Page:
Under the Petroleum and Geothermal Energy Act 2000 (the Act) licence holders are required to submit various data and reports to the Energy Resources Division (ERD). Guidelines are provided to ensure that data and reports comply with the requirements under the Act.
In addition to the guidelines provided here, liaison between company staff and ERD personnel is encouraged to facilitate effective and efficient information submission.
Geological and engineering data
The approved form of digital data submissions (PDF 66KB) provides the requirements for the submission of text-based reports of any kind (e.g. well completion reports, environmental impact reports). This guideline covers text, format, plans, figures, plates, images, file name conventions, photographs, tabular data, wireline logs (plot files and digital data) and daily drilling reports.
Regulation 37 of the Act requires the holder of a petroleum licence to submit to ERD geophysical data collected during exploration and development activities. This includes all field recordings and supporting documentation necessary to allow future explorers to reprocess the original data and all processed data, which should allow future explorers to reinterpret the original data.
Guidelines for submission of geophysical data (PDF 2.17MB) provides information on the preparation and submission of basic geophysical data appropriate to petroleum licences within South Australia.
In addition to the submission of geophysical data, licensees are required to submit a geophysical report. The submission of any geophysical data should coincide with the submission of the geophysical operations report which discusses the acquisition of the data.
Regulations 34, 35 and 36 of the Act requires that the following reports are submitted to the Minister:
- Geophysical progress reports;
- Geophysical operations reports; and
- Geophysical interpretation reports
Such reports must be submitted in both hardcopy and digital form.
Guidelines for the preparation and submission of geophysical reports (PDF 2.29MB) outlines what is expected to be included in a geophysical report in order to meet the requirements of the above mentioned regulations.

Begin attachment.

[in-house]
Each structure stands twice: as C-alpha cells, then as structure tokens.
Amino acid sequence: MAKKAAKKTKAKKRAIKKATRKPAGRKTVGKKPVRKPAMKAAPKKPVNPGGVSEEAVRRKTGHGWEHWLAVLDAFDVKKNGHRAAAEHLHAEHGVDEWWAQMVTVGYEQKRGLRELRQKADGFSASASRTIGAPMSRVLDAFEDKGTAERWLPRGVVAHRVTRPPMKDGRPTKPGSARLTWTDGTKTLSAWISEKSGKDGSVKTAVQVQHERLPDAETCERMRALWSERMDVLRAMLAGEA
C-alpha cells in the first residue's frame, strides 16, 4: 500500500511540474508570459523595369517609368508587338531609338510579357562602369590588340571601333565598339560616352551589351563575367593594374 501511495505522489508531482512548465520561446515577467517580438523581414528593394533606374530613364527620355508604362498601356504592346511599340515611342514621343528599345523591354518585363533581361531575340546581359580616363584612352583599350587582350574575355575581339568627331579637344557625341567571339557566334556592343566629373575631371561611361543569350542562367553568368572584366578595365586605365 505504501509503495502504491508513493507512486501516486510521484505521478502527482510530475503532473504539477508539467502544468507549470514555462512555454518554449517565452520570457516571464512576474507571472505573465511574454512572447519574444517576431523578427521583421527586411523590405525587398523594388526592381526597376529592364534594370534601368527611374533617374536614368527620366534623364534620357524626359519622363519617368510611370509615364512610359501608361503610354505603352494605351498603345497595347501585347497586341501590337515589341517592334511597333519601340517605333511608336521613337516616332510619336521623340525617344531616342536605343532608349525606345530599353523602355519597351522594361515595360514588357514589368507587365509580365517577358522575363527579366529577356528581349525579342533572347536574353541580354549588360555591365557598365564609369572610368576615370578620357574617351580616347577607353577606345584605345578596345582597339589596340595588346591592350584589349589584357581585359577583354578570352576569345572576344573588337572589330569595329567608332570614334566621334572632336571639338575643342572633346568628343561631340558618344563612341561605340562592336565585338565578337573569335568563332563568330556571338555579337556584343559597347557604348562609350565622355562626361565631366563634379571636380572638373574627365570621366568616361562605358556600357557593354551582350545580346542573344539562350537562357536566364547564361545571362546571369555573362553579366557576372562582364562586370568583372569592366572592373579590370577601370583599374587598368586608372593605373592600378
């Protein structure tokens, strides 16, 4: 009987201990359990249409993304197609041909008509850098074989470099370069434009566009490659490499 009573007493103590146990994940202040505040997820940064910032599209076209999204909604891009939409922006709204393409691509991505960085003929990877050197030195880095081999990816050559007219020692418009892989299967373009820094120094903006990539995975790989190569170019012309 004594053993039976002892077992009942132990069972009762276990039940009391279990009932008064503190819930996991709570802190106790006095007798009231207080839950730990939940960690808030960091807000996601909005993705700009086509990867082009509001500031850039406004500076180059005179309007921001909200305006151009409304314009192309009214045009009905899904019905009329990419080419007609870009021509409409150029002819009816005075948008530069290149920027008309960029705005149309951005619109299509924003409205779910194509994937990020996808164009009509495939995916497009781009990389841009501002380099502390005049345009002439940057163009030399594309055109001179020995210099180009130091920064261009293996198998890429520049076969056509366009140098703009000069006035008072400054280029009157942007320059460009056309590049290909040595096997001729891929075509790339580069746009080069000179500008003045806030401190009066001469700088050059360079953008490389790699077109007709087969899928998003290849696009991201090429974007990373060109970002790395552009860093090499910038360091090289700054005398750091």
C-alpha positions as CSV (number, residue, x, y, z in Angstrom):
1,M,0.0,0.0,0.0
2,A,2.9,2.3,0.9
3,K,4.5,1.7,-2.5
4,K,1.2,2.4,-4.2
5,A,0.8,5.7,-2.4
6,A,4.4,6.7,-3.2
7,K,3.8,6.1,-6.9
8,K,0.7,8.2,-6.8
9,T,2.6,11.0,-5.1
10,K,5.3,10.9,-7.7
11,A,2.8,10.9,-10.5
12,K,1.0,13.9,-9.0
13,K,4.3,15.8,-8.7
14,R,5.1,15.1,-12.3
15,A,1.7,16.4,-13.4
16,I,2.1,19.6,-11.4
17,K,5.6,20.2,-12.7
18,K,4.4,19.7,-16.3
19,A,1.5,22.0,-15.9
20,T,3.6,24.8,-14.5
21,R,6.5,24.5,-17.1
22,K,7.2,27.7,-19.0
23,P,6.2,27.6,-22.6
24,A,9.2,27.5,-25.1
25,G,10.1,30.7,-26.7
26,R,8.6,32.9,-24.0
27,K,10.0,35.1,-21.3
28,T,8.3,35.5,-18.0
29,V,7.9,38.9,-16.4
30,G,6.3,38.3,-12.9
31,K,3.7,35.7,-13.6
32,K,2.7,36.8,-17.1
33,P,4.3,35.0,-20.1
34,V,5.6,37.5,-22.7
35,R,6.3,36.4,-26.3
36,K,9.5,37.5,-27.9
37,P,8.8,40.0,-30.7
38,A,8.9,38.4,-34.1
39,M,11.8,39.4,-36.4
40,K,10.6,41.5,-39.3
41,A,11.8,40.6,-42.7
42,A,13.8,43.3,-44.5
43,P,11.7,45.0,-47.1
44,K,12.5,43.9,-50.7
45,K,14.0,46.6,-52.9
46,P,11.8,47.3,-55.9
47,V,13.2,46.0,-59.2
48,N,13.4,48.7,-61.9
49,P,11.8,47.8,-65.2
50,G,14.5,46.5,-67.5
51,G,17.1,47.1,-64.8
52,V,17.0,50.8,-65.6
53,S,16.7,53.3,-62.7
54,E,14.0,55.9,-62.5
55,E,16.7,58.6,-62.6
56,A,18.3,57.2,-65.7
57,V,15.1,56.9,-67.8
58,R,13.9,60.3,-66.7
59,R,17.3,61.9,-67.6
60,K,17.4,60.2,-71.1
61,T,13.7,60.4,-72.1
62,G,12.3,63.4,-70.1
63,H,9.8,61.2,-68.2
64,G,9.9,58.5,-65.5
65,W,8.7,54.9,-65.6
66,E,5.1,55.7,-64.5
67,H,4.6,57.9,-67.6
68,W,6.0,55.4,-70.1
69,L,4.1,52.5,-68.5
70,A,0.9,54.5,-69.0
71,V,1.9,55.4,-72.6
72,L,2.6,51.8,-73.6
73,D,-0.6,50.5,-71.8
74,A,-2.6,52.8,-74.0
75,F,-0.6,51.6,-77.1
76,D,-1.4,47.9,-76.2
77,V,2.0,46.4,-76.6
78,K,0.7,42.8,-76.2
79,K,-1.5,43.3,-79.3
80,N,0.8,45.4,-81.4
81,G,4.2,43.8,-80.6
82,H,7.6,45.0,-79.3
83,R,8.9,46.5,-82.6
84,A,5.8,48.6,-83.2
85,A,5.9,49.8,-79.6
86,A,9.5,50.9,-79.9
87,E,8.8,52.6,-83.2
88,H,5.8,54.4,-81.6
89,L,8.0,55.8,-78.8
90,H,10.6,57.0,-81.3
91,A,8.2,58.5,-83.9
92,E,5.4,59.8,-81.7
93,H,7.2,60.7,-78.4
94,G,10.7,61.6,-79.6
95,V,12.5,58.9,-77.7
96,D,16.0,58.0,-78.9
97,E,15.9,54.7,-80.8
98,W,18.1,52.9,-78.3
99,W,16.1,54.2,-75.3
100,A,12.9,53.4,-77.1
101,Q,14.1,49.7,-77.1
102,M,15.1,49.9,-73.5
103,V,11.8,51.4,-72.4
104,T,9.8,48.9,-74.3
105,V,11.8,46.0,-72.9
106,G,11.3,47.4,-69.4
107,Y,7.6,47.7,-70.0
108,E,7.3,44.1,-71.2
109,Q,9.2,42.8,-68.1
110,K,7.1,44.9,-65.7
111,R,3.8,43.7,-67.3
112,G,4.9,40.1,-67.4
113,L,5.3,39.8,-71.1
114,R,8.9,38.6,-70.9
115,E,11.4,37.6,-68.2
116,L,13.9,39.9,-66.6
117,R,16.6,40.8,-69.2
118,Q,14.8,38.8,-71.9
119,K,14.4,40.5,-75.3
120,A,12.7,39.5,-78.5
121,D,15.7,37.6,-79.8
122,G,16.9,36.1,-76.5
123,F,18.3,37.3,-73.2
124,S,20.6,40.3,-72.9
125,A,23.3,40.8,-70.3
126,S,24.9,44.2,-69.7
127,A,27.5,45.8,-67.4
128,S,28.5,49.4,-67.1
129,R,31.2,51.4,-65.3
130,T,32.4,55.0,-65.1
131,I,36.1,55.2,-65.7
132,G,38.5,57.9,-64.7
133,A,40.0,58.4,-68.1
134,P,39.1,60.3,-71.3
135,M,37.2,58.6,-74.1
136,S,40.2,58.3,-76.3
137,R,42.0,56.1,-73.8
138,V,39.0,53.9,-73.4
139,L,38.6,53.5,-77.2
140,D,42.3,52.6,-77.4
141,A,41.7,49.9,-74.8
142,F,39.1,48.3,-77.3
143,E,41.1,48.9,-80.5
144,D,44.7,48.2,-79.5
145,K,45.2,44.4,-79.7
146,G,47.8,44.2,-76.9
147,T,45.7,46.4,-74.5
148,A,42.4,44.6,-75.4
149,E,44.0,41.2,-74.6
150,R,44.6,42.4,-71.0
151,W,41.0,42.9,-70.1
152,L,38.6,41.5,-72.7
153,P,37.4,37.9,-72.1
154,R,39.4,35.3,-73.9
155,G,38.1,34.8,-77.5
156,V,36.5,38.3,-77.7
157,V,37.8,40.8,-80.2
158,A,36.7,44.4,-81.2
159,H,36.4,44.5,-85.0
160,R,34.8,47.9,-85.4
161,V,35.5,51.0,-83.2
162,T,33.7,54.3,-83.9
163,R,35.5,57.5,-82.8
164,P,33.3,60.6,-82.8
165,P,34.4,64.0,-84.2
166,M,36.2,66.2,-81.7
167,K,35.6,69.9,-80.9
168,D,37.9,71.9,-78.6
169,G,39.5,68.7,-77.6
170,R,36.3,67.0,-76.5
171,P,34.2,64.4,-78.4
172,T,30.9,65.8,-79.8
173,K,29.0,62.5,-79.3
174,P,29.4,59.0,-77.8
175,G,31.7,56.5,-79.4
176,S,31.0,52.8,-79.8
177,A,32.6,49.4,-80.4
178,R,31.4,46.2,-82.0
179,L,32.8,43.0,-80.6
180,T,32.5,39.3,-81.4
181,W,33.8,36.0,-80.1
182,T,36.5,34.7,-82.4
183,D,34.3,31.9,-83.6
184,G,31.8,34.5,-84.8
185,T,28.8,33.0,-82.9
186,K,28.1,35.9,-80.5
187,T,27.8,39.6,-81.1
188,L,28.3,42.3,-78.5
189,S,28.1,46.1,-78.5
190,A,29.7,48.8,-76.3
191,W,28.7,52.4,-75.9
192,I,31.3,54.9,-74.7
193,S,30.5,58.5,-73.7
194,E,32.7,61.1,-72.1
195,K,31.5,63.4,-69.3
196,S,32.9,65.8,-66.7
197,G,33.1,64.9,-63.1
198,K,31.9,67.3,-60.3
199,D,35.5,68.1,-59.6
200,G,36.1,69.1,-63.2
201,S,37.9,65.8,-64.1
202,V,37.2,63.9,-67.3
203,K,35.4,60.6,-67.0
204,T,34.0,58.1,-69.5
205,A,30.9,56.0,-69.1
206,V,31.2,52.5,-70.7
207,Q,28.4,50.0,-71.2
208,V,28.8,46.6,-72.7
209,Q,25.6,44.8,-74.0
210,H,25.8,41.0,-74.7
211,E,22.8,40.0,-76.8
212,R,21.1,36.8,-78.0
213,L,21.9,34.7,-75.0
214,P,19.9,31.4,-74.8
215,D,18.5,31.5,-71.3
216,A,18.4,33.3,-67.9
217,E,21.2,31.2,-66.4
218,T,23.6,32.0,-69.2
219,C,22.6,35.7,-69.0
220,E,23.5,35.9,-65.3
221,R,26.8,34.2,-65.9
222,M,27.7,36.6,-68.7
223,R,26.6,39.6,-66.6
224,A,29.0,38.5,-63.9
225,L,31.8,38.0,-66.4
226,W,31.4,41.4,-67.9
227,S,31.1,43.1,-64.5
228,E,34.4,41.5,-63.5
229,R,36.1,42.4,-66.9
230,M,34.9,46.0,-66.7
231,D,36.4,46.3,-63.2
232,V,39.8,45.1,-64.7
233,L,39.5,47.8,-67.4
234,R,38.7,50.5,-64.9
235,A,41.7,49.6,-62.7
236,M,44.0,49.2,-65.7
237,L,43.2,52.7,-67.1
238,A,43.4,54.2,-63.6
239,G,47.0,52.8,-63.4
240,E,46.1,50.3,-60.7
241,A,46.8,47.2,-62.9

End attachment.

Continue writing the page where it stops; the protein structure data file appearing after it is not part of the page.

The company Annual Report template (DOC 138KB) has been provided by the Energy Resources Division to assist companies in the preparation of annual reports.
Two checklists are available for download providing a guide to preparing such reports. They are based on Regulation 33 of the Petroleum and Geothermal Energy Act 2000.
- Annual Report review checklist (DOC 153KB)
- Annual Report checklist - Pipeline Licences only (DOC 161KB)
Exploration companies in South Australia are required by law to provide representative samples of any core and/or cuttings taken during tenure.
The core and cuttings submission form (PDF 146KB) includes information on specifications for containers and labelling requirements, and must be forwarded to the Energy Resources Division when submitting samples.
All petroleum core and cuttings submission must adhere to the sampling restrictions guideline (PDF 150KB).
All open-file drillhole samples held by the Energy Resources Division Core Storage Facility are available for inspection on completion of the request to inspect drillhole samples (PDF 628KB) form.
Guidelines for calculation and payment of petroleum royalties on the sale of petroleum recovered onshore and offshore in South Australia.
As of 30 March 2018, a 10-year moratorium on fracture stimulation (also known as hydraulic fracturing, or fracking) for the production of gas has been introduced in the Limestone Coast region of South East South Australia.
The Petroleum and Geothermal Energy Act compliance (PDF 9.8MB) policy will be pursued to ensure compliance with various key requirements of the Petroleum and Geothermal Energy Act 2000, the Petroleum and Geothermal Energy Regulations 2013, licence conditions and Statements of Environmental Objectives.
The security lodgement policy outlines the amount of security lodgement required as a deposit against the potential failure to meet obligations arising under a licence.
The Petroleum Exploration Licence (PEL) bid assessment policy outlines the methodology to be used for bid assessments and work program valuations.
PEL licence renewal will be considered a right earned by licensees who fulfil the initial five year work program. The Petroleum Exploration Licence (PEL) renewals policy outlines requirements that need to be met for licence renewal.
PELs may be suspended with the agreement of the licensee and the Department for Energy and Mining. The Petroleum Exploration Licence (PEL) suspensions document outlines the circumstances under which suspensions may be agreed.
The Petroleum Exploration Licence (PEL) variations policy outlines the circumstances under which variations to work programs might be agreed by the Department for Energy and Mining.
For more information, contact:
+61 8 8429 2559